After the birth of a child, a new mother may experience postpartum depression -- a sense of loss that, as a male, I obviously cannot describe.
But I think that a similar sense of loss can afflict anyone who has committed to an enthusiastic, no-holds barred exercise, whether physical or mental. As a newspaper reporter, for example, I can remember feeling a sense of loss after working for weeks on a project that was then published ... and lost. Or times after sesshin, or Zen retreat, when I would walk home feeling somehow bereft or emptied out or at a loss to recapture the vivid aliveness that had somehow become a thing of the past.
Friends, enemies, anger, love ... all the fires that once burned like fury and consumed the moment ... where did they go? And how shall I get my footing when the ground upon which I stood seems to have miraculously dissolved beneath my feet.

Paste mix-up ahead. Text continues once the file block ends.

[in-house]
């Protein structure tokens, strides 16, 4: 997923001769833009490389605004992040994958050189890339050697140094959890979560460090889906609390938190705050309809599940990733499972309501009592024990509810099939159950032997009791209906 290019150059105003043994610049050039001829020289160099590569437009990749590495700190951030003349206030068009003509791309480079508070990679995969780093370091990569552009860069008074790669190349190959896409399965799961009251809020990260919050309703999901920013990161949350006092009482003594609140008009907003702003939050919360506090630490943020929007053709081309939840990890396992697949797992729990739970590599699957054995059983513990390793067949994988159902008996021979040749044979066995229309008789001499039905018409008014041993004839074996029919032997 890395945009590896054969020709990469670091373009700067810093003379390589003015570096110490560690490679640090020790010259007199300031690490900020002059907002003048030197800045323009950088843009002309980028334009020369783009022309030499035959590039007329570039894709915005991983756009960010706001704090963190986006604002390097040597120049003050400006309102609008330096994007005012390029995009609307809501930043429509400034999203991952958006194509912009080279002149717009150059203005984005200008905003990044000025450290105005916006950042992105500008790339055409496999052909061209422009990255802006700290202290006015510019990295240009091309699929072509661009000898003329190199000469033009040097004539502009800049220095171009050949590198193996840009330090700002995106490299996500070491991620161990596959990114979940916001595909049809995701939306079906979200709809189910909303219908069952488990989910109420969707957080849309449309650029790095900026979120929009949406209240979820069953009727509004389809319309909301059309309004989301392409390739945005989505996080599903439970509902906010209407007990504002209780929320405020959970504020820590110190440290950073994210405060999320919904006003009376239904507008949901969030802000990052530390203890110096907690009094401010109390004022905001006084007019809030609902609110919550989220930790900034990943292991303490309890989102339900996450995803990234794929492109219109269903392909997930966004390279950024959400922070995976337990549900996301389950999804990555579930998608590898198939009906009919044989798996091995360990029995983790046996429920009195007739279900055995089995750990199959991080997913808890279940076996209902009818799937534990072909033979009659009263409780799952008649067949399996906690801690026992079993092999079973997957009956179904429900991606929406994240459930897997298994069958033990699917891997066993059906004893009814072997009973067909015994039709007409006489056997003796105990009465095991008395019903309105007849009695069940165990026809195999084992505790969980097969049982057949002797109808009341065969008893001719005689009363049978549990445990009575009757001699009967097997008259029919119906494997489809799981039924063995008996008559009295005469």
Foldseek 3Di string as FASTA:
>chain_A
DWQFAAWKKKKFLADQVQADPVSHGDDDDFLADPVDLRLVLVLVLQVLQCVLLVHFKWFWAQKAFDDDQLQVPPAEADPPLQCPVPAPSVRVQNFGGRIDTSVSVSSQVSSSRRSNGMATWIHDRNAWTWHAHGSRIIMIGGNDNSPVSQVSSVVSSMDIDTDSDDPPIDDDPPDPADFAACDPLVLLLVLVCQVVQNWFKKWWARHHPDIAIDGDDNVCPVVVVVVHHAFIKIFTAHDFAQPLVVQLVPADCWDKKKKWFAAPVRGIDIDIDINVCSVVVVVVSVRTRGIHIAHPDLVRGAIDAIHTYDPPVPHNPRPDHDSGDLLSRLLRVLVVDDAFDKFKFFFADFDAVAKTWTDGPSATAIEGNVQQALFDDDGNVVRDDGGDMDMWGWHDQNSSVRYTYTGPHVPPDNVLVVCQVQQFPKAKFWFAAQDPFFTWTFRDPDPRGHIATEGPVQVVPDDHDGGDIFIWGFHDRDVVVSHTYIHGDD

As best I can figure, such a sense of loss and emptiness sets out almost immediately to try to find some new and compelling handhold... some new enemy, some new friend, some new anger, some new love ... somehow the empty space is not tolerable.
I leave it to others to wax wise about this postpartum world. I am just interested in what seems to be a fact ... and noticing it. When all our enemies and friends have been laid to rest, when the fires go out ... now what? Who would I be without my worries ... or affections either, for that matter? Is fearing such a world useful or appropriate?
I don't know.